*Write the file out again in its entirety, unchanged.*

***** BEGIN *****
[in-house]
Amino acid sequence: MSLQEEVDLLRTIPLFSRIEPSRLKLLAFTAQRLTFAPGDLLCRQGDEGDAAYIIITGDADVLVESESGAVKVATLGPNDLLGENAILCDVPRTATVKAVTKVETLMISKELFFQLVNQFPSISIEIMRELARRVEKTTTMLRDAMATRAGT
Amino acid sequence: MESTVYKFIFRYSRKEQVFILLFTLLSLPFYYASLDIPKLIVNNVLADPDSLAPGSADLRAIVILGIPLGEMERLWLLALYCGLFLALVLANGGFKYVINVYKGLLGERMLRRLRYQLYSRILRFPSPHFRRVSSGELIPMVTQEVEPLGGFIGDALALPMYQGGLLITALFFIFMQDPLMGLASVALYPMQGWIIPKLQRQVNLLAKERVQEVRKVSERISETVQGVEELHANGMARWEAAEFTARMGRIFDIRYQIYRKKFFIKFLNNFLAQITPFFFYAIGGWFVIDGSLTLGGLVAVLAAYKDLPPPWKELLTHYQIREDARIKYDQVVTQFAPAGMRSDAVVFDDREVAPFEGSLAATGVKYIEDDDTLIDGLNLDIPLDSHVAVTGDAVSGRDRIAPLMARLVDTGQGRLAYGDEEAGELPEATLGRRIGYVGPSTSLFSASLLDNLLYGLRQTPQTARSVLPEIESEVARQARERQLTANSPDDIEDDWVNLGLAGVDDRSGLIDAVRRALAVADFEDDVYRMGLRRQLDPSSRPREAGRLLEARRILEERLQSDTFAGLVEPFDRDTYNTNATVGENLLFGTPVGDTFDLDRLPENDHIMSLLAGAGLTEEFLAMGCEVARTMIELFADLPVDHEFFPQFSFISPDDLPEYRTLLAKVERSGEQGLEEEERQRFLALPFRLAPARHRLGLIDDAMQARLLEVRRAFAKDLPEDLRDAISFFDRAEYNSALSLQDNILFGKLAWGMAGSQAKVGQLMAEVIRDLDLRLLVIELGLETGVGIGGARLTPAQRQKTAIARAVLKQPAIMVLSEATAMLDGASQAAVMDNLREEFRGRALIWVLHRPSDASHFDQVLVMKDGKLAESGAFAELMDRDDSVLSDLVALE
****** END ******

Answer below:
[in-house]
Amino acid sequence: MSLQEEVDLLRTIPLFSRIEPSRLKLLAFTAQRLTFAPGDLLCRQGDEGDAAYIIITGDADVLVESESGAVKVATLGPNDLLGENAILCDVPRTATVKAVTKVETLMISKELFFQLVNQFPSISIEIMRELARRVEKTTTMLRDAMATRAGT
Amino acid sequence: MESTVYKFIFRYSRKEQVFILLFTLLSLPFYYASLDIPKLIVNNVLADPDSLAPGSADLRAIVILGIPLGEMERLWLLALYCGLFLALVLANGGFKYVINVYKGLLGERMLRRLRYQLYSRILRFPSPHFRRVSSGELIPMVTQEVEPLGGFIGDALALPMYQGGLLITALFFIFMQDPLMGLASVALYPMQGWIIPKLQRQVNLLAKERVQEVRKVSERISETVQGVEELHANGMARWEAAEFTARMGRIFDIRYQIYRKKFFIKFLNNFLAQITPFFFYAIGGWFVIDGSLTLGGLVAVLAAYKDLPPPWKELLTHYQIREDARIKYDQVVTQFAPAGMRSDAVVFDDREVAPFEGSLAATGVKYIEDDDTLIDGLNLDIPLDSHVAVTGDAVSGRDRIAPLMARLVDTGQGRLAYGDEEAGELPEATLGRRIGYVGPSTSLFSASLLDNLLYGLRQTPQTARSVLPEIESEVARQARERQLTANSPDDIEDDWVNLGLAGVDDRSGLIDAVRRALAVADFEDDVYRMGLRRQLDPSSRPREAGRLLEARRILEERLQSDTFAGLVEPFDRDTYNTNATVGENLLFGTPVGDTFDLDRLPENDHIMSLLAGAGLTEEFLAMGCEVARTMIELFADLPVDHEFFPQFSFISPDDLPEYRTLLAKVERSGEQGLEEEERQRFLALPFRLAPARHRLGLIDDAMQARLLEVRRAFAKDLPEDLRDAISFFDRAEYNSALSLQDNILFGKLAWGMAGSQAKVGQLMAEVIRDLDLRLLVIELGLETGVGIGGARLTPAQRQKTAIARAVLKQPAIMVLSEATAMLDGASQAAVMDNLREEFRGRALIWVLHRPSDASHFDQVLVMKDGKLAESGAFAELMDRDDSVLSDLVALE